Earth Today | Adaptation Fund, Green Climate Fund convene first Community of Practice meeting on direct access financing
IN AN effort to accelerate and enhance direct access to climate finance for developing countries vulnerable to climate change, the Adaptation Fund (AF) and the Green Climate Fund (GCF) are staging a meeting of more than 30 accredited implementing entities in Durban, South Africa.
The meeting, which will run until tomorrow, is jointly supported by the African Development Bank (AfDB) and the South African National Biodiversity Institute (SANBI).
The goal is to further a common community of practice for Direct Access Entities through the adoption of a governance framework and development of a road map of activities to build additional capacity of the community’s members to efficiently access, receive and use Direct Access project funding from the AF and GCF.
The milestone meeting is funded by AF, GCF and AfDB’s Africa Climate Change Fund, and hosted by SANBI, which is an accredited Direct Access entity of both AF and GCF. It will be further organised and led by a committee of the CPDAE, comprising of representatives of six Direct Access Entities.
The meeting will include interactive plenaries and group discussions, as well as a visit to an AF-funded Direct Access project implemented by SANBI that is helping small-scale farmers adapt to climate change in the uMngeni catchment through early warning systems and climate-smart techniques.
“As an accredited entity of both the Adaptation Fund and Green Climate Fund, the South African National Biodiversity Institute feels privileged to host this ground-breaking Community of Practice meeting in Durban, South Africa,” said Dr Mandy Barnett, SANBI’s director, in a release from the AF.
“This initiative promises to unlock opportunities for Direct Access entities to work closely together and establish robust mechanisms to share project design and implementation learnings. As part of the meeting programme, SANBI looks forward to showcasing the benefits and effectiveness of Direct Access together with representatives of other developing countries, and exploring ways to enhance lessons and best practice,” she added.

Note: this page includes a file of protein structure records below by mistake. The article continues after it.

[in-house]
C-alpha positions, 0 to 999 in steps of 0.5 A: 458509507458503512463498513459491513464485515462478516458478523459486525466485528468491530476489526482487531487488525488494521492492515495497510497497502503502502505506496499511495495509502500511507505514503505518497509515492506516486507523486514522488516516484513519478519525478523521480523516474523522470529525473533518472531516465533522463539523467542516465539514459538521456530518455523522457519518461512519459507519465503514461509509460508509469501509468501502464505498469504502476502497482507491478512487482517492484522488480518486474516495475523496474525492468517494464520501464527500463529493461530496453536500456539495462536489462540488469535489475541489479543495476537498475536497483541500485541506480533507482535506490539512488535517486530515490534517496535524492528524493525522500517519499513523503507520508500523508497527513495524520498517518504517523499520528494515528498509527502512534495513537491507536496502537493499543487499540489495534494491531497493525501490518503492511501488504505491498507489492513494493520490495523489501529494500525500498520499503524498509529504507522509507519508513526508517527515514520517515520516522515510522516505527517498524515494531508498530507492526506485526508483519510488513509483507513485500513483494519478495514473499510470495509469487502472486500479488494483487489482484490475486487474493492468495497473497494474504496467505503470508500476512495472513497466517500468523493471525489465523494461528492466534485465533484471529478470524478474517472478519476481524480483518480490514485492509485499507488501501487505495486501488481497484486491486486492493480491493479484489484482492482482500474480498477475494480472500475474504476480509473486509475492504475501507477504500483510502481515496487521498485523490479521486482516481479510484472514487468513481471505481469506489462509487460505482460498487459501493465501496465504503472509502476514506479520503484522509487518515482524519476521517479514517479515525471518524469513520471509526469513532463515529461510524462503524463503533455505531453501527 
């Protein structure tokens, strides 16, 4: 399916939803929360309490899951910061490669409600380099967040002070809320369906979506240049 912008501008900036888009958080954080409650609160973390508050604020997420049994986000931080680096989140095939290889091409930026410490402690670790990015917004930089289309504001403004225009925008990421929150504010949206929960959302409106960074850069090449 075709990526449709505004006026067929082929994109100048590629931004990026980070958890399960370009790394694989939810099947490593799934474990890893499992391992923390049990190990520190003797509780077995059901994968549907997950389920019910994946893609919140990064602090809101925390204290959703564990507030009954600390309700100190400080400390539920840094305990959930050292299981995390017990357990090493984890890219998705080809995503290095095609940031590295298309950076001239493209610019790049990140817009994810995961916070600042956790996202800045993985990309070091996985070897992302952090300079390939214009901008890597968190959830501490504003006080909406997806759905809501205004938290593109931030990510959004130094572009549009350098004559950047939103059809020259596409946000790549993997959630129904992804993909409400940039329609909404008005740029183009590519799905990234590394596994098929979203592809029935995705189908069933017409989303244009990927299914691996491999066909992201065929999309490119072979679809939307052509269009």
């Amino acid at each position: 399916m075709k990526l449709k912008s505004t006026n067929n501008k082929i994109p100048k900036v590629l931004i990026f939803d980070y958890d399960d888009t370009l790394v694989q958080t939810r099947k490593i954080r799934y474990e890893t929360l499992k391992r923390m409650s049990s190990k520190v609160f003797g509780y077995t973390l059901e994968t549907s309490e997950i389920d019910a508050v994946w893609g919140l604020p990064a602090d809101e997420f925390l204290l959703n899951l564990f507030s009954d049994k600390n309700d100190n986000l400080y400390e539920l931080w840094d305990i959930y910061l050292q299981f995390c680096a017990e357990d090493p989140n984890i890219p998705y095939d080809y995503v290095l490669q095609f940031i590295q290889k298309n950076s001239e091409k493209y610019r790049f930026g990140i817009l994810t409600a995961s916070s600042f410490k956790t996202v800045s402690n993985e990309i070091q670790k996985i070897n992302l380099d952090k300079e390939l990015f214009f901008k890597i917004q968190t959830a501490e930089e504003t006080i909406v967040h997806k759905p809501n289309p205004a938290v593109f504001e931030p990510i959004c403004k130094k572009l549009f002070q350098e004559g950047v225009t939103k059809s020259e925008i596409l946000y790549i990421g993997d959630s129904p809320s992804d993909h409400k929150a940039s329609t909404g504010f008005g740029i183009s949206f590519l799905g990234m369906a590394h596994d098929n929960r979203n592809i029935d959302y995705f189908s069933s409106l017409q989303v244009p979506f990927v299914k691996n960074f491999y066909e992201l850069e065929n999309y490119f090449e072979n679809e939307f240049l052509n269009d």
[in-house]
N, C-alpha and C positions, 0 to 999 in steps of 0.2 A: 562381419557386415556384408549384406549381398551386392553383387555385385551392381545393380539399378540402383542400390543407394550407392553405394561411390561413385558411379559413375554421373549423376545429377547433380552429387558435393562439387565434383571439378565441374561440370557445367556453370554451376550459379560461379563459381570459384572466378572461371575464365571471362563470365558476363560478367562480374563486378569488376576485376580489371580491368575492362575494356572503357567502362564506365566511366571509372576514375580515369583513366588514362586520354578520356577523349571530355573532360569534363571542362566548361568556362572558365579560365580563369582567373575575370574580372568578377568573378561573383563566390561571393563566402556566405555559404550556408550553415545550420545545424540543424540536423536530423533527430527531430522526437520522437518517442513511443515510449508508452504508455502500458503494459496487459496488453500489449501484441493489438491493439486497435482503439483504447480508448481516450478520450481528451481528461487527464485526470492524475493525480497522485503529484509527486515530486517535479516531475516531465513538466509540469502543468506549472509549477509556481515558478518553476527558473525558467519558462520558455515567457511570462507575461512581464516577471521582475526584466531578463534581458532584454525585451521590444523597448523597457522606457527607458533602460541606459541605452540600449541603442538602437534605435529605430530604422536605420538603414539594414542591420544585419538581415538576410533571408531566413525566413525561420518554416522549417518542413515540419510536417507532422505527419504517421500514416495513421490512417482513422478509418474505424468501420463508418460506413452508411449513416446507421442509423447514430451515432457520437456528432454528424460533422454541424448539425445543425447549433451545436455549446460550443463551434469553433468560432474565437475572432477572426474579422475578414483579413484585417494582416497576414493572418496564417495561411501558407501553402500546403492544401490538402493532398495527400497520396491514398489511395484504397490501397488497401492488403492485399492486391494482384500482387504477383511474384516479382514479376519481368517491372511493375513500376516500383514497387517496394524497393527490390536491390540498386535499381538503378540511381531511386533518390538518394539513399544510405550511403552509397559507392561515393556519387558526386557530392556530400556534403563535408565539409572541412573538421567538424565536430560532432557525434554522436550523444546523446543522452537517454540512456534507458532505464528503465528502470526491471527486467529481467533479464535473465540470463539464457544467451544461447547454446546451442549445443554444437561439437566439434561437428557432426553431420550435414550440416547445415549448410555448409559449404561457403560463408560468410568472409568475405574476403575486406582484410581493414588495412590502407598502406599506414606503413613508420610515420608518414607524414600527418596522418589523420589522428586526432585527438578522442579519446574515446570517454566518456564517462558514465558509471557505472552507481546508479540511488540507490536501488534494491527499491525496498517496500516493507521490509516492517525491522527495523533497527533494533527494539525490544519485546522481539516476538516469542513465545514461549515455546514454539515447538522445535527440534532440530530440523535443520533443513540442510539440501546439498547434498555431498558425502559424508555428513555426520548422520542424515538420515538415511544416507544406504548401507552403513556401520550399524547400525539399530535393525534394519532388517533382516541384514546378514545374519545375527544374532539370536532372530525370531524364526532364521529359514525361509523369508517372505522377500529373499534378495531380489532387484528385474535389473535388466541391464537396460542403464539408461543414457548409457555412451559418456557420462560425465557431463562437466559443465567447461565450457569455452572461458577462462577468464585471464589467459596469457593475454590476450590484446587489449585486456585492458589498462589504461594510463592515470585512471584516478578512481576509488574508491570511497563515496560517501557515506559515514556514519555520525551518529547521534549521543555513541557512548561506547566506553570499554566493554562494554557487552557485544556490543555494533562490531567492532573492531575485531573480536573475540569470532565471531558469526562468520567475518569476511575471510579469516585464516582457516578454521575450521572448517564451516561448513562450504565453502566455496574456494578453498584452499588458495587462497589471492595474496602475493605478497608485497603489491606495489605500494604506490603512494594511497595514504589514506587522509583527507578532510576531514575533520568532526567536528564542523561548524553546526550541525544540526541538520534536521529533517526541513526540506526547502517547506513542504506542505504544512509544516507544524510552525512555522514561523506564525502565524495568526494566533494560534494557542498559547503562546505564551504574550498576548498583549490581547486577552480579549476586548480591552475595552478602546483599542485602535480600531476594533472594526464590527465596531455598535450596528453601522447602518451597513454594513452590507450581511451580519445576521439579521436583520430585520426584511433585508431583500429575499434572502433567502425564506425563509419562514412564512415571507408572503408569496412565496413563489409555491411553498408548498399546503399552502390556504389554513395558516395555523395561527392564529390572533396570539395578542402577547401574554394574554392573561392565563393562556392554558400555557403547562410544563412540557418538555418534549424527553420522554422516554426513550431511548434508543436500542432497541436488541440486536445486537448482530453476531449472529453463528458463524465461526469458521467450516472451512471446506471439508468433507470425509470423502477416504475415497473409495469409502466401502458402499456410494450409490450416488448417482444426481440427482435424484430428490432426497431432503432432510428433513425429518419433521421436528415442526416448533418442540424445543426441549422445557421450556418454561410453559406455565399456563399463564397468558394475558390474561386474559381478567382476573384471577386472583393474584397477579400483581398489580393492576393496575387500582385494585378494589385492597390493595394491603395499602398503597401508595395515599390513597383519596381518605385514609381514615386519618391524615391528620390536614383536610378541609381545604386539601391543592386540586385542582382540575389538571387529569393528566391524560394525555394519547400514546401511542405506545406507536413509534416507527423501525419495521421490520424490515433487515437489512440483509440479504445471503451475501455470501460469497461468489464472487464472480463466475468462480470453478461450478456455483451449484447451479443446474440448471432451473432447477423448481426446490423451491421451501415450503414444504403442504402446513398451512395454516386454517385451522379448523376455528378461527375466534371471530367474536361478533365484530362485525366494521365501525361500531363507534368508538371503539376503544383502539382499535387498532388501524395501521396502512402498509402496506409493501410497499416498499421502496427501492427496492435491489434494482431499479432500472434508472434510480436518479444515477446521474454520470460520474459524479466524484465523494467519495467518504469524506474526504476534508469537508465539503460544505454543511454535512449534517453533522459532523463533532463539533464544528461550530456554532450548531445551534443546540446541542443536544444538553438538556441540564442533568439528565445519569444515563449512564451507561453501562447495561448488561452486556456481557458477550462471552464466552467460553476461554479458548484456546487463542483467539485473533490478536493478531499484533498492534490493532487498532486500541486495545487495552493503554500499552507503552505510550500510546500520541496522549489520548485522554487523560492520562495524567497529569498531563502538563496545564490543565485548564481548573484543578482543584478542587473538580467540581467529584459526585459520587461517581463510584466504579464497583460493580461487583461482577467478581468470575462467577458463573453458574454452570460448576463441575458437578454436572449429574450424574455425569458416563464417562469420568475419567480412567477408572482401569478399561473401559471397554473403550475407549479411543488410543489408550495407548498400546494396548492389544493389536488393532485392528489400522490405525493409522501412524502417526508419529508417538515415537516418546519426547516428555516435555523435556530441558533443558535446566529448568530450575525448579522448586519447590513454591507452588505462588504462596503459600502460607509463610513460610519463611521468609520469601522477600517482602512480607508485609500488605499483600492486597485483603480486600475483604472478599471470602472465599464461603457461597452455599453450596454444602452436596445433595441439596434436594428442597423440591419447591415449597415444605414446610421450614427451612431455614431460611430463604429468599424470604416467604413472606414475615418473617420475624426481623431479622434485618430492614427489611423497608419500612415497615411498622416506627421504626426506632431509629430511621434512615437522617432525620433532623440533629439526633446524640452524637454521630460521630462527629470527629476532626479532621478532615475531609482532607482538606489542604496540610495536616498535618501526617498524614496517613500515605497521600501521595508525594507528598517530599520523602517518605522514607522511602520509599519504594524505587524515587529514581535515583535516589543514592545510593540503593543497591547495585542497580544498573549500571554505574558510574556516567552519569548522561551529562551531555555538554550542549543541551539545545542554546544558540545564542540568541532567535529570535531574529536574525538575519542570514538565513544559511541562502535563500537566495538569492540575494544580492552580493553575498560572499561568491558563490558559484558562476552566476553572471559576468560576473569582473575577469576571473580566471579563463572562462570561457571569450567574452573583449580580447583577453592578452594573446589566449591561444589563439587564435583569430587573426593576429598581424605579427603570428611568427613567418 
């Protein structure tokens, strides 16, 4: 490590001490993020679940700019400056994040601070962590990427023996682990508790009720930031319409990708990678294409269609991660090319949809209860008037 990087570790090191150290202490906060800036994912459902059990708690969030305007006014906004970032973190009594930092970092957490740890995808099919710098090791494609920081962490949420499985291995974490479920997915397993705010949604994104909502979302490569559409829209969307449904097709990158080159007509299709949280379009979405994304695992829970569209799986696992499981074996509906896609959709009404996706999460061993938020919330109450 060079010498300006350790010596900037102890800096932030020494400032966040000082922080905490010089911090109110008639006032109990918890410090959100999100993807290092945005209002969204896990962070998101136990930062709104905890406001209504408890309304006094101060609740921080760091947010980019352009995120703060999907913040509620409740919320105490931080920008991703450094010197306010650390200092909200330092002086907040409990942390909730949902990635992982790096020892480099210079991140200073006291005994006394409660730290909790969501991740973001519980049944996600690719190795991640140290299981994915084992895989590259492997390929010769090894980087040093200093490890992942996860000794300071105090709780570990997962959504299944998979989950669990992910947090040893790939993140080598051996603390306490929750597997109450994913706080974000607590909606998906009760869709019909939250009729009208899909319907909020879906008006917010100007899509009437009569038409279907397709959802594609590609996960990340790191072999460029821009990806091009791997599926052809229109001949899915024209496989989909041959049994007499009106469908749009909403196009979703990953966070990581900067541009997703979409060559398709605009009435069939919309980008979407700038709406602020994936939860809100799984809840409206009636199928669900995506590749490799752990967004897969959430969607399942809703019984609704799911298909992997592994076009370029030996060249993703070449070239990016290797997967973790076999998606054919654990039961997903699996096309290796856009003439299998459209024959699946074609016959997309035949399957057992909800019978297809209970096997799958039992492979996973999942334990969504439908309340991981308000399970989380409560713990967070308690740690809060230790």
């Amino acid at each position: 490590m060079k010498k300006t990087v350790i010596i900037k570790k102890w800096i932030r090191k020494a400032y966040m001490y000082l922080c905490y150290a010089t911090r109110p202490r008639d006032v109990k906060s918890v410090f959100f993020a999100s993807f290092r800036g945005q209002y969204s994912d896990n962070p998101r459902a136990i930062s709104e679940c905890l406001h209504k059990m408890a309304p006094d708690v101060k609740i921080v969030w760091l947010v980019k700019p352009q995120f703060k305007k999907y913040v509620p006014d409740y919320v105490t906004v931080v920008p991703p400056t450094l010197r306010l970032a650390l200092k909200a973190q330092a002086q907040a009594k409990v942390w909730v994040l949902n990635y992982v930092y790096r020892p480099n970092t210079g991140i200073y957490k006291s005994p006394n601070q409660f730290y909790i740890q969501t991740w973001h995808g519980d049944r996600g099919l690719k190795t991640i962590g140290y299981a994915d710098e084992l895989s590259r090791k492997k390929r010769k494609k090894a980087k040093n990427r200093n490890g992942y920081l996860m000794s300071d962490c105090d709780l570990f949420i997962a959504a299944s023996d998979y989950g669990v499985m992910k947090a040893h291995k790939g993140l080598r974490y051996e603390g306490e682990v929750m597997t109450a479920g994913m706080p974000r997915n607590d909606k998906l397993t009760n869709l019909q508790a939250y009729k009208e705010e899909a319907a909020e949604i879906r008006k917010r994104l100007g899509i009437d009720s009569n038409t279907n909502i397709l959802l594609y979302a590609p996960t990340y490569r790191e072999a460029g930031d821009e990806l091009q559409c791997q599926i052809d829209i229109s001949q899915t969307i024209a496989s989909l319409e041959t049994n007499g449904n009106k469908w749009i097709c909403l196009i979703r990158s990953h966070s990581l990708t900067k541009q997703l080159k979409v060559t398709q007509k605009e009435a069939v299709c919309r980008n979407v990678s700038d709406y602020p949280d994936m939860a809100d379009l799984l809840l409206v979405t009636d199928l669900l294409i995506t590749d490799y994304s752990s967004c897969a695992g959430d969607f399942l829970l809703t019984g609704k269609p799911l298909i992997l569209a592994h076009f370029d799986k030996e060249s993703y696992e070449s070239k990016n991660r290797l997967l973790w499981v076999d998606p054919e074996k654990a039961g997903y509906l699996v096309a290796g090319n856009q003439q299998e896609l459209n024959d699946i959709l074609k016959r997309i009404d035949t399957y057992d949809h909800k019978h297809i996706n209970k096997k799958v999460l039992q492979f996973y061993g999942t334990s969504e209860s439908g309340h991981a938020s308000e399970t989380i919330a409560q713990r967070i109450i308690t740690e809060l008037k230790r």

Direct Access builds country ownership in addressing climate change challenges by empowering developing countries to access climate finance, as well as identify and implement tailored projects directly through accredited national institutions (including regional institutions in the case of GCF) that are based in the countries themselves rather than outside multilateral organisations.
The AF pioneered Direct Access in practice and has accredited 29 national implementing entities (NIEs) to date, while GCF has accredited 48 Direct Access entities (35 national and 13 regional). The Adaptation Fund has 14 NIEs that are also accredited to the GCF, and all six of its regional implementing entities have GCF accreditation as well.
Organisations are nominated to become Direct Access entities directly by designated country government authorities, and then go through an accreditation process separately within each fund to ensure capacity to effectively develop climate projects and foster environmental and social protections.
The accreditation and project development processes for Direct Access entities can be complex and often require a level of capacity building in country to take place prior to accessing funds. As such, both the AF and GCF have climate finance readiness programmes that provide technical assistance, both institutional and project-specific, and direct support to guide entities through the processes and further strengthen their organisational capacities.